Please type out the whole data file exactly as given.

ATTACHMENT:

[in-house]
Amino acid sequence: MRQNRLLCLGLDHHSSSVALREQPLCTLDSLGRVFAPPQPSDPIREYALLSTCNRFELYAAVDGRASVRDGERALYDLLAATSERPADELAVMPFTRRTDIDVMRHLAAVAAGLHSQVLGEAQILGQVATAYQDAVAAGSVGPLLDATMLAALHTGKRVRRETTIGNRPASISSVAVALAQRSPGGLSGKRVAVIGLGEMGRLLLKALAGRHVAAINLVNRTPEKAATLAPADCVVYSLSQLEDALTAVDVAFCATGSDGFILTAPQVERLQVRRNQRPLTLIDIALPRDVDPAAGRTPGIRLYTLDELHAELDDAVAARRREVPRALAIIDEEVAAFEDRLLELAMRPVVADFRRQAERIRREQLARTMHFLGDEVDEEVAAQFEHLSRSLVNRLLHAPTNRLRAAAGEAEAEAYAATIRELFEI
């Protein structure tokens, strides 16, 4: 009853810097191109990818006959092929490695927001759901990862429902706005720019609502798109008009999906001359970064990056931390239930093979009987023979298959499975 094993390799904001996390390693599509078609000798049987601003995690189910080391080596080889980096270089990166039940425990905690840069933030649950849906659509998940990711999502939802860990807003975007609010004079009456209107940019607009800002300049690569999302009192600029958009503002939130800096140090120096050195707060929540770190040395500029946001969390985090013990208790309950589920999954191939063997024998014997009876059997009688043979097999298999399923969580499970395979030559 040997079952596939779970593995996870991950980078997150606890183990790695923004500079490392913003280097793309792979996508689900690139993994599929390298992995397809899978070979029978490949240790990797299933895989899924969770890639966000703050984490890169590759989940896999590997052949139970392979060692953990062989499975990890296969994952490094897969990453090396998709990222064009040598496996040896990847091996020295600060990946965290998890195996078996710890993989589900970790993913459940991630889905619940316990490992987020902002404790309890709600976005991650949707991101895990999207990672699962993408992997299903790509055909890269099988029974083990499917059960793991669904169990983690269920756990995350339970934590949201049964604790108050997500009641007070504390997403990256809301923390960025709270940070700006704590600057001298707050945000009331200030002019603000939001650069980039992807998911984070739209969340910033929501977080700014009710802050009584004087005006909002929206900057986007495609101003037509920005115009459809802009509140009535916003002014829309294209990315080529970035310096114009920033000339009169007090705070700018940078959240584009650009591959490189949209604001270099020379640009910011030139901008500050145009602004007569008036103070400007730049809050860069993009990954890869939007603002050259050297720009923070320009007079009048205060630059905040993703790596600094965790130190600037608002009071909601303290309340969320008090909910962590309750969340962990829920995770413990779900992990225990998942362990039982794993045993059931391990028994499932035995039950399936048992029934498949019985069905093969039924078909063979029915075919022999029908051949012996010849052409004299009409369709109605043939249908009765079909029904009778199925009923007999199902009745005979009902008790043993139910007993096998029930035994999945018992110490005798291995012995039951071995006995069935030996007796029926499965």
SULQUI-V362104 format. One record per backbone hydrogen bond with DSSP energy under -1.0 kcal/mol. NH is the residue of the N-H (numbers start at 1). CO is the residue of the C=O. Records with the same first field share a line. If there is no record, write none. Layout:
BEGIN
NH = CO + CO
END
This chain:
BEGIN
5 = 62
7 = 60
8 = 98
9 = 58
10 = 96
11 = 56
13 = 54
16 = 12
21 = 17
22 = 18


[in-house]
Amino acid sequence: MRQNRLLCLGLDHHSSSVALREQPLCTLDSLGRVFAPPQPSDPIREYALLSTCNRFELYAAVDGRASVRDGERALYDLLAATSERPADELAVMPFTRRTDIDVMRHLAAVAAGLHSQVLGEAQILGQVATAYQDAVAAGSVGPLLDATMLAALHTGKRVRRETTIGNRPASISSVAVALAQRSPGGLSGKRVAVIGLGEMGRLLLKALAGRHVAAINLVNRTPEKAATLAPADCVVYSLSQLEDALTAVDVAFCATGSDGFILTAPQVERLQVRRNQRPLTLIDIALPRDVDPAAGRTPGIRLYTLDELHAELDDAVAARRREVPRALAIIDEEVAAFEDRLLELAMRPVVADFRRQAERIRREQLARTMHFLGDEVDEEVAAQFEHLSRSLVNRLLHAPTNRLRAAAGEAEAEAYAATIRELFEI
């Protein structure tokens, strides 16, 4: 009853810097191109990818006959092929490695927001759901990862429902706005720019609502798109008009999906001359970064990056931390239930093979009987023979298959499975 094993390799904001996390390693599509078609000798049987601003995690189910080391080596080889980096270089990166039940425990905690840069933030649950849906659509998940990711999502939802860990807003975007609010004079009456209107940019607009800002300049690569999302009192600029958009503002939130800096140090120096050195707060929540770190040395500029946001969390985090013990208790309950589920999954191939063997024998014997009876059997009688043979097999298999399923969580499970395979030559 040997079952596939779970593995996870991950980078997150606890183990790695923004500079490392913003280097793309792979996508689900690139993994599929390298992995397809899978070979029978490949240790990797299933895989899924969770890639966000703050984490890169590759989940896999590997052949139970392979060692953990062989499975990890296969994952490094897969990453090396998709990222064009040598496996040896990847091996020295600060990946965290998890195996078996710890993989589900970790993913459940991630889905619940316990490992987020902002404790309890709600976005991650949707991101895990999207990672699962993408992997299903790509055909890269099988029974083990499917059960793991669904169990983690269920756990995350339970934590949201049964604790108050997500009641007070504390997403990256809301923390960025709270940070700006704590600057001298707050945000009331200030002019603000939001650069980039992807998911984070739209969340910033929501977080700014009710802050009584004087005006909002929206900057986007495609101003037509920005115009459809802009509140009535916003002014829309294209990315080529970035310096114009920033000339009169007090705070700018940078959240584009650009591959490189949209604001270099020379640009910011030139901008500050145009602004007569008036103070400007730049809050860069993009990954890869939007603002050259050297720009923070320009007079009048205060630059905040993703790596600094965790130190600037608002009071909601303290309340969320008090909910962590309750969340962990829920995770413990779900992990225990998942362990039982794993045993059931391990028994499932035995039950399936048992029934498949019985069905093969039924078909063979029915075919022999029908051949012996010849052409004299009409369709109605043939249908009765079909029904009778199925009923007999199902009745005979009902008790043993139910007993096998029930035994999945018992110490005798291995012995039951071995006995069935030996007796029926499965």
SULQUI-V362104 format. One record per backbone hydrogen bond with DSSP energy under -1.0 kcal/mol. NH is the residue of the N-H (numbers start at 1). CO is the residue of the C=O. Records with the same first field share a line. If there is no record, write none. Layout:
BEGIN
NH = CO + CO
END
This chain:
BEGIN
5 = 62
7 = 60
8 = 98
9 = 58
10 = 96
11 = 56
13 = 54
16 = 12
21 = 17
22 = 18